Part Six -- Disembarkation, Post-Cruise and General Thoughts
Sorry about the delay in finishing this...life got in the way. Anyway, here's a wrap up on the two cruises.
Although we're frequent cruisers, we always go to the disembarkation talk to see if anything's changed. Butch did a great job of giving out the necessary information while keeping us all laughing.
We chose the self-assist, in which you must carry off all of your own luggage. Since we drove to the port and had no reason to be off early, we asked to make sure we could stay onboard after self-assist was called. We were told it was fine to stay until Final Call for all guests.
Disembarkation morning we packed up our last few overnight things and were out of the cabin around 7:30 am. We headed up to Lido for breakfast with all our stuff, to give our steward plenty of time to clean for the next people.
We sat and chatted with friends until Final Call. I think we were off the ship around 10:15-10:30. Once off, there was a huge line for Customs and Immigration, but it moved fairly quickly. We reached our car just before 11 am.
We decided to do one night post-cruise in NYC, so our flight wasn't scheduled until 9 pm the next day. At the debarkation talk, Malcolm instructed everyone to grab breakfast and then return to their cabins and wait to be called. That seemed odd, since it would give the stewards less time to clean, but since we didn't like our steward anyway we did as instructed. Malcolm did state that self-assist was welcome to remain onboard until Final Call.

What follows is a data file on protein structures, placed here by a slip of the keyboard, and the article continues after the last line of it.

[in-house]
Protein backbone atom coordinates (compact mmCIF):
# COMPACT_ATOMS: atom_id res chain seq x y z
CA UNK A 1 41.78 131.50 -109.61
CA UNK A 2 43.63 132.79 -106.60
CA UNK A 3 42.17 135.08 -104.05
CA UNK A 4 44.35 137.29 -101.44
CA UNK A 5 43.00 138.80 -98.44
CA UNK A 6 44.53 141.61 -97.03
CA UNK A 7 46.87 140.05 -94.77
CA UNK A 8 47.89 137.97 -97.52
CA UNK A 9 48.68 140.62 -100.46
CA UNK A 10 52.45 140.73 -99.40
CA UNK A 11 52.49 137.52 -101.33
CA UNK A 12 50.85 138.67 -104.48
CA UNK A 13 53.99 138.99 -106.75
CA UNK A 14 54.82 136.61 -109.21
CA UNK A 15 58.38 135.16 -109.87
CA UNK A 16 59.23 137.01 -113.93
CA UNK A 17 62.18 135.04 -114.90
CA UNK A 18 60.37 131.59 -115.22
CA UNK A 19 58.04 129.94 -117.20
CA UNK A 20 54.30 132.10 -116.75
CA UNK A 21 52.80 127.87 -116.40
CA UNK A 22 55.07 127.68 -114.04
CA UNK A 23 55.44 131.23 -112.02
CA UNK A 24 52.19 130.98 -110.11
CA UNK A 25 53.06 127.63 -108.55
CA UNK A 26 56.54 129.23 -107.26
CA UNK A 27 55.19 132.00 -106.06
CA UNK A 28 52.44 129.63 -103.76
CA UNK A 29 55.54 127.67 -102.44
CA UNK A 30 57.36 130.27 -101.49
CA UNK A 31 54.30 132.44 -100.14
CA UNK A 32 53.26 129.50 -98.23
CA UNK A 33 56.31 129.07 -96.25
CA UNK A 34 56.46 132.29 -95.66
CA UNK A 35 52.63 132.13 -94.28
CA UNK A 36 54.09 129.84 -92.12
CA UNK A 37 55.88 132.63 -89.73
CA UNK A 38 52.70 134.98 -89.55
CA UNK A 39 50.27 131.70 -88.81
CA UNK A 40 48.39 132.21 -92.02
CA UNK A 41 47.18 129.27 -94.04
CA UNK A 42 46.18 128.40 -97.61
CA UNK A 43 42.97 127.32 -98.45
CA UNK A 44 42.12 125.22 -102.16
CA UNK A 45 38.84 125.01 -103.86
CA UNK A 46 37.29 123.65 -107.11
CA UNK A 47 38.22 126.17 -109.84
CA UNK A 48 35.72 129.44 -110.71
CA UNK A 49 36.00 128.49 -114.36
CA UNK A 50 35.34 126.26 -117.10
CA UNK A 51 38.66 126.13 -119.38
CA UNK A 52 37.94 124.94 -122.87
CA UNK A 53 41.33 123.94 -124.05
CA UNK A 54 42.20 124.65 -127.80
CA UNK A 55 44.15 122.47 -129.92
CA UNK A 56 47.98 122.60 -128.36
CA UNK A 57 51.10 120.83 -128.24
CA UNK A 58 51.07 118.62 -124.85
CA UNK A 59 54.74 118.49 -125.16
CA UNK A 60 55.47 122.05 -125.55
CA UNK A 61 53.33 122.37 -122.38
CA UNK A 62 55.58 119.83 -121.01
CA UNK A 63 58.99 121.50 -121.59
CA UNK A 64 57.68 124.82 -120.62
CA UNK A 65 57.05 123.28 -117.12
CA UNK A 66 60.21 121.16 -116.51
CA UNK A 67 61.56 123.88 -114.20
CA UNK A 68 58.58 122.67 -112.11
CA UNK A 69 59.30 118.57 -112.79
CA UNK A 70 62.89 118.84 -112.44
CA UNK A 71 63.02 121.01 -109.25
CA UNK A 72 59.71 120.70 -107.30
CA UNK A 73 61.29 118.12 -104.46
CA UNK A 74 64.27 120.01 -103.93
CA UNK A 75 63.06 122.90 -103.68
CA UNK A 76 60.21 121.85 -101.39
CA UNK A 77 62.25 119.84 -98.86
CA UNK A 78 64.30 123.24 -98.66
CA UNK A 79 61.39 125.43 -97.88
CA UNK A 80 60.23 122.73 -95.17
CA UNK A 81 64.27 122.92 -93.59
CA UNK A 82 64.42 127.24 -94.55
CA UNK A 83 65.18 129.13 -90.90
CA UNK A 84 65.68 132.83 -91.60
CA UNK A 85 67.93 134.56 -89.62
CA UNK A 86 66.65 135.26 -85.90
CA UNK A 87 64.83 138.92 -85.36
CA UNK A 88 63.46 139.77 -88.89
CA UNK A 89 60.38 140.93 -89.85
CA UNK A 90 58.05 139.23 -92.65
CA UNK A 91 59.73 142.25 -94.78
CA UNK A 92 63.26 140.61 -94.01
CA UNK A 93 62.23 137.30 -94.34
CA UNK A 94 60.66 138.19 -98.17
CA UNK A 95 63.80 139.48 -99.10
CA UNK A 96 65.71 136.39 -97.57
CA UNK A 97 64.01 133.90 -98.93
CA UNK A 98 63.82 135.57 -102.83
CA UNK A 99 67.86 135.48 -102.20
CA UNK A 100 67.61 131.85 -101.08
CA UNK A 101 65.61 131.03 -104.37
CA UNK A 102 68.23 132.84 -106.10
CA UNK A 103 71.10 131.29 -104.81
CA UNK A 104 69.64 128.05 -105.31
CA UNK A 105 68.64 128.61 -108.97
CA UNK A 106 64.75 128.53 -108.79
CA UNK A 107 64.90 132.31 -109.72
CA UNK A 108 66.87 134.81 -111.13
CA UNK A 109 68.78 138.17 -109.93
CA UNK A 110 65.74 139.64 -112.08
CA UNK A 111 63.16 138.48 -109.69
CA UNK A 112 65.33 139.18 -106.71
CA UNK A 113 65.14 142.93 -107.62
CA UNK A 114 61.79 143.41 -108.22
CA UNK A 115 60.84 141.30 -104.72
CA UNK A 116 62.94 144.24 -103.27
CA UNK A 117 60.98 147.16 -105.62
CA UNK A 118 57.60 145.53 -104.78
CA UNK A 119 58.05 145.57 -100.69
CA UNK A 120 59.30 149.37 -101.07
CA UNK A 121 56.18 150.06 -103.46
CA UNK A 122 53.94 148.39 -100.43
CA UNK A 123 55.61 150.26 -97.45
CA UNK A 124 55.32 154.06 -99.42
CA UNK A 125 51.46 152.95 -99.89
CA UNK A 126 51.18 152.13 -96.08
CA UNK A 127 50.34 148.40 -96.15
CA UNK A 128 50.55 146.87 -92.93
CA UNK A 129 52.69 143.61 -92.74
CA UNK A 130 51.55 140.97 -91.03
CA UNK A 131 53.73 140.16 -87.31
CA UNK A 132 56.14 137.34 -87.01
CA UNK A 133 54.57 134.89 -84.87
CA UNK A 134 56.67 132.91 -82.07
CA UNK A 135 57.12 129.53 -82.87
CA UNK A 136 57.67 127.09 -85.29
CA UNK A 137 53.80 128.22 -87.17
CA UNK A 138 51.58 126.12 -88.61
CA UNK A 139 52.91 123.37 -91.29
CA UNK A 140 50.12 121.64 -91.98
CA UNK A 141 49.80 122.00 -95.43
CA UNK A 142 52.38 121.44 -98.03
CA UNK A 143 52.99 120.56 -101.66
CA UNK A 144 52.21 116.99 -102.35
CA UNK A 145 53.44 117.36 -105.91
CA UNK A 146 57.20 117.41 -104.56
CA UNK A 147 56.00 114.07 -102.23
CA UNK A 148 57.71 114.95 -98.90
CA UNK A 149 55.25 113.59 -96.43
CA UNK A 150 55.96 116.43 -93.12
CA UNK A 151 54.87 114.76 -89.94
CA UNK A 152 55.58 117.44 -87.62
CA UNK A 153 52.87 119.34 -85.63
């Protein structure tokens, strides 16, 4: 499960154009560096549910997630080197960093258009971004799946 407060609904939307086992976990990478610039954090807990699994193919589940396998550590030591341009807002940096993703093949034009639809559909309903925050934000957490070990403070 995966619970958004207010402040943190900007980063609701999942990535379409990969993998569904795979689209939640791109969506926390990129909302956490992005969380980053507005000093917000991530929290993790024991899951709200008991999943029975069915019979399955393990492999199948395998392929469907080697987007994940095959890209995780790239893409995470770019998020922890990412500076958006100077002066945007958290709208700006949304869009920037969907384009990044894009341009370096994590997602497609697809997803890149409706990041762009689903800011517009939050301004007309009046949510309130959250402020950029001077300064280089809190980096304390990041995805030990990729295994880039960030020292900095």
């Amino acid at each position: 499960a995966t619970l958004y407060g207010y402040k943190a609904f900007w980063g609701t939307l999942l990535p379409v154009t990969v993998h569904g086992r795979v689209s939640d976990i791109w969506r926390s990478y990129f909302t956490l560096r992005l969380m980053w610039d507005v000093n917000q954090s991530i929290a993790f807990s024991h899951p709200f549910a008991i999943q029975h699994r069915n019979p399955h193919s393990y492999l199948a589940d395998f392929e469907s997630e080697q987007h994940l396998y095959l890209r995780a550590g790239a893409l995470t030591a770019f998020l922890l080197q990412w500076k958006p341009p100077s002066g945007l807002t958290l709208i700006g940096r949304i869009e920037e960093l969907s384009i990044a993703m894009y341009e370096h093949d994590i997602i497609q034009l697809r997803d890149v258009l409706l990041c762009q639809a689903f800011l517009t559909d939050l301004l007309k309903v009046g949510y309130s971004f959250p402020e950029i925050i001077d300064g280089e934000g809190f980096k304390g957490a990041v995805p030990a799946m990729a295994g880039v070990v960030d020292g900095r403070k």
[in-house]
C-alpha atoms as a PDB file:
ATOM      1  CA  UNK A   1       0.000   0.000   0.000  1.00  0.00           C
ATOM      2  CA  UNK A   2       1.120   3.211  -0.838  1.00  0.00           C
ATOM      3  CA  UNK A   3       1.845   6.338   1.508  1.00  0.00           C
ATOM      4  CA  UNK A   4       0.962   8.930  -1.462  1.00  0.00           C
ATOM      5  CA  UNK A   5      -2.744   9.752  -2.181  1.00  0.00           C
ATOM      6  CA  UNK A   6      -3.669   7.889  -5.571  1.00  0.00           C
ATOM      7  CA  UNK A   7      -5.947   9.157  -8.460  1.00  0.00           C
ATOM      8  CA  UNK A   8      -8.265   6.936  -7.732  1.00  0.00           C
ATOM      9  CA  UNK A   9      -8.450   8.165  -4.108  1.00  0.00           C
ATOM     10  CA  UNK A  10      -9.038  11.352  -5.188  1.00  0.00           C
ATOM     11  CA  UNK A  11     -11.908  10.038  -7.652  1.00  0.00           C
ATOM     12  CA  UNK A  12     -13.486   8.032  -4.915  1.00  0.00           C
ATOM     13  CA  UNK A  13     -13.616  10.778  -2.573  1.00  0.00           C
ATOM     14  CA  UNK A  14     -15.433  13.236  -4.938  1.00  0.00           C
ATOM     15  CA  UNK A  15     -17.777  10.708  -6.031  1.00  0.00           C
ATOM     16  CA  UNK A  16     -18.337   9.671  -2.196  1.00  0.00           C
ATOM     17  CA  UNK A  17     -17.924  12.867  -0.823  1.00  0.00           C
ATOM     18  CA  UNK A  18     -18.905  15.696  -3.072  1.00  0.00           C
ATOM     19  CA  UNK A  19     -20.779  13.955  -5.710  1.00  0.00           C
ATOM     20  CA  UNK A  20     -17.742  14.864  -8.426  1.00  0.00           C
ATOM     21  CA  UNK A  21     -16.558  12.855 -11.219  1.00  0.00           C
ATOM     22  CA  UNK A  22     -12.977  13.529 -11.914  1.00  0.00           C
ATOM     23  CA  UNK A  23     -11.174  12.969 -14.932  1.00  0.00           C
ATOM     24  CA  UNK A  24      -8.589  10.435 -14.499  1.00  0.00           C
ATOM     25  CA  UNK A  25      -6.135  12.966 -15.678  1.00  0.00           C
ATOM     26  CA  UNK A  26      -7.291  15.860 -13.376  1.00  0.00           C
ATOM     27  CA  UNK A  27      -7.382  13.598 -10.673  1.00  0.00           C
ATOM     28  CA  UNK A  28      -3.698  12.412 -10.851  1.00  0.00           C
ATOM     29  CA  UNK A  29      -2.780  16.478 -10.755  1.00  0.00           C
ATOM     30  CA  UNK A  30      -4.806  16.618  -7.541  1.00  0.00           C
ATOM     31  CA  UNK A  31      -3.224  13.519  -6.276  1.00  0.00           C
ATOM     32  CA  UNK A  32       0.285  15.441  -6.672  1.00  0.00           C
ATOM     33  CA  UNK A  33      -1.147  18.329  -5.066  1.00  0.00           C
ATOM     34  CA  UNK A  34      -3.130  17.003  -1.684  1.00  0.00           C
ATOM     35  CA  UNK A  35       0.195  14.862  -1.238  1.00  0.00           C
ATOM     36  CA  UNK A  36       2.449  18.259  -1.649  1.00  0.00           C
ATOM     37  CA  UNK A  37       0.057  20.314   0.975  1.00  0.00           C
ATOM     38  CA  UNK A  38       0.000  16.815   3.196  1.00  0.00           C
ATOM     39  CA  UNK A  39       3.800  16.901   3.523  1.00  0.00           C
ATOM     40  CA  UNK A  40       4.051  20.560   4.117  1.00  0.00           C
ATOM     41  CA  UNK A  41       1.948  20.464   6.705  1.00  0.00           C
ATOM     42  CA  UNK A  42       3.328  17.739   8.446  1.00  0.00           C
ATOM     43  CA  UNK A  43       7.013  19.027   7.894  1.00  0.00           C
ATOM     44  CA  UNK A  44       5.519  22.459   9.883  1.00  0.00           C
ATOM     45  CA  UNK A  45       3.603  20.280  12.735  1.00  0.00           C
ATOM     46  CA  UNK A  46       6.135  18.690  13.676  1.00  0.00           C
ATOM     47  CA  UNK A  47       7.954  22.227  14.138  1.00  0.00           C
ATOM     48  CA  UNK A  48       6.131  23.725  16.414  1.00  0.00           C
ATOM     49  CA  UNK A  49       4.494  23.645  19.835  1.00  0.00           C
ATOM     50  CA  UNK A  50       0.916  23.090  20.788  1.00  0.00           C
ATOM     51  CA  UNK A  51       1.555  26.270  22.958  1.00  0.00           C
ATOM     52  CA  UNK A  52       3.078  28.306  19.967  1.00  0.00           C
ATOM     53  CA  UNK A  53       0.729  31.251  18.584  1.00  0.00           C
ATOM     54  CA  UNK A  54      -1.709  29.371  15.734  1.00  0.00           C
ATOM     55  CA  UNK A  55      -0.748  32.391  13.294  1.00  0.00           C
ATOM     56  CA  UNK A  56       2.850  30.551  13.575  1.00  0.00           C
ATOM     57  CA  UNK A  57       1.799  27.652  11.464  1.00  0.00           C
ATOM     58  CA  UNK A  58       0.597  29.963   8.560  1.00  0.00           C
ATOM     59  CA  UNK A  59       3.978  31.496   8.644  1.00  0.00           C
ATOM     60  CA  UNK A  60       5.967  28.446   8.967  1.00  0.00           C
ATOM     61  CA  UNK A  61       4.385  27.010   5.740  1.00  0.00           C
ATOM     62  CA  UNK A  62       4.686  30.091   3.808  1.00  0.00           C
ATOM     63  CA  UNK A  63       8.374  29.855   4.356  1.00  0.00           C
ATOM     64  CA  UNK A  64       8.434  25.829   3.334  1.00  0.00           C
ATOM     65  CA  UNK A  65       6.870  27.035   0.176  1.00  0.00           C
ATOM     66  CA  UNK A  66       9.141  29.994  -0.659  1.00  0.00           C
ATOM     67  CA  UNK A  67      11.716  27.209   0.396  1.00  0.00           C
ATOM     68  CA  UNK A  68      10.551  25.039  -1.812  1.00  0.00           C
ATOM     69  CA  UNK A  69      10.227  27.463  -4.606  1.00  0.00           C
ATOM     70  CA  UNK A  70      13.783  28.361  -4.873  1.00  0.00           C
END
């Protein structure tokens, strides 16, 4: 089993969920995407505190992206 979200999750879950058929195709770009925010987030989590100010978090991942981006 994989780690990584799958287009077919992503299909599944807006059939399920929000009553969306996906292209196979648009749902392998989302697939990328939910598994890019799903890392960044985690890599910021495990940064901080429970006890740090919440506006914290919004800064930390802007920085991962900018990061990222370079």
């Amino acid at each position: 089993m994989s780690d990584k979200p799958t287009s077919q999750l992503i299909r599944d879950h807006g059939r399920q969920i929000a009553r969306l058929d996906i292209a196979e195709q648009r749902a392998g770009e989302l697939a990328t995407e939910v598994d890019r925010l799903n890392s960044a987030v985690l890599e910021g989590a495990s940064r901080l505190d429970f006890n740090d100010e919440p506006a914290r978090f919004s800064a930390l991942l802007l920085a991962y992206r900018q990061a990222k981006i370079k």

The morning of disembarkation was one of the Assistant Cruise Director's rare appearances. She made the zone announcements for debarking. Can we say rude and pushy? Self-assist was called by decks beginning at 7 am. By 7:20, she was through calling ALL of the self-assist decks. I can only imagine the mess at the gangway! Then she started with rude announcements -- "Hello? Where is everyone? I said FINAL CALL for self-assist! Get down here NOW!" We were in no particular hurry, so we ignored her, as our plan was to stay onboard as long as possible.